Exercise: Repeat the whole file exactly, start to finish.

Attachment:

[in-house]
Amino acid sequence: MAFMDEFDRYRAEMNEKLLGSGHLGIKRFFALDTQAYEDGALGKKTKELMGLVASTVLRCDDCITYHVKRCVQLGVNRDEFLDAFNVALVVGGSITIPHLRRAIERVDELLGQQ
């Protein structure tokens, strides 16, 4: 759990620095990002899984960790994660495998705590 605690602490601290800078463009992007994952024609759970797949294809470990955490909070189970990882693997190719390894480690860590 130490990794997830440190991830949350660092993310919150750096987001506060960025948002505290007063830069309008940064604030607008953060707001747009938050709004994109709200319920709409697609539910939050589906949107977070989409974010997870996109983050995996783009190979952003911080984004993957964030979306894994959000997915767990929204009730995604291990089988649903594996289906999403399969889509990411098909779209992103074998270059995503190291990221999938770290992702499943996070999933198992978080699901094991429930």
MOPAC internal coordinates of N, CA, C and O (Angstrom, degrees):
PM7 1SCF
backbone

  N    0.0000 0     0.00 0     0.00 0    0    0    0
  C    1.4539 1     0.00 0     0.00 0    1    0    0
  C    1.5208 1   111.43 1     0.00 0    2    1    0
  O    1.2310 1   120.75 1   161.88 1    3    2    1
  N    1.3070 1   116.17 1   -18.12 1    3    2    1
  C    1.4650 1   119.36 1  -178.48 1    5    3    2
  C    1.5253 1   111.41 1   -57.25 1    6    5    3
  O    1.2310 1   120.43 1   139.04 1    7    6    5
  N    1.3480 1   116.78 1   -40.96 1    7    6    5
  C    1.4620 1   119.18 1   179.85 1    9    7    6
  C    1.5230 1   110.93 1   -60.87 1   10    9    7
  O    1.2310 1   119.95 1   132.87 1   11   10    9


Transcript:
[in-house]
Amino acid sequence: MAFMDEFDRYRAEMNEKLLGSGHLGIKRFFALDTQAYEDGALGKKTKELMGLVASTVLRCDDCITYHVKRCVQLGVNRDEFLDAFNVALVVGGSITIPHLRRAIERVDELLGQQ
């Protein structure tokens, strides 16, 4: 759990620095990002899984960790994660495998705590 605690602490601290800078463009992007994952024609759970797949294809470990955490909070189970990882693997190719390894480690860590 130490990794997830440190991830949350660092993310919150750096987001506060960025948002505290007063830069309008940064604030607008953060707001747009938050709004994109709200319920709409697609539910939050589906949107977070989409974010997870996109983050995996783009190979952003911080984004993957964030979306894994959000997915767990929204009730995604291990089988649903594996289906999403399969889509990411098909779209992103074998270059995503190291990221999938770290992702499943996070999933198992978080699901094991429930």
MOPAC internal coordinates of N, CA, C and O (Angstrom, degrees):
PM7 1SCF
backbone

  N    0.0000 0     0.00 0     0.00 0    0    0    0
  C    1.4539 1     0.00 0     0.00 0    1    0    0
  C    1.5208 1   111.43 1     0.00 0    2    1    0
  O    1.2310 1   120.75 1   161.88 1    3    2    1
  N    1.3070 1   116.17 1   -18.12 1    3    2    1
  C    1.4650 1   119.36 1  -178.48 1    5    3    2
  C    1.5253 1   111.41 1   -57.25 1    6    5    3
  O    1.2310 1   120.43 1   139.04 1    7    6    5
  N    1.3480 1   116.78 1   -40.96 1    7    6    5
  C    1.4620 1   119.18 1   179.85 1    9    7    6
  C    1.5230 1   110.93 1   -60.87 1   10    9    7
  O    1.2310 1   119.95 1   132.87 1   11   10    9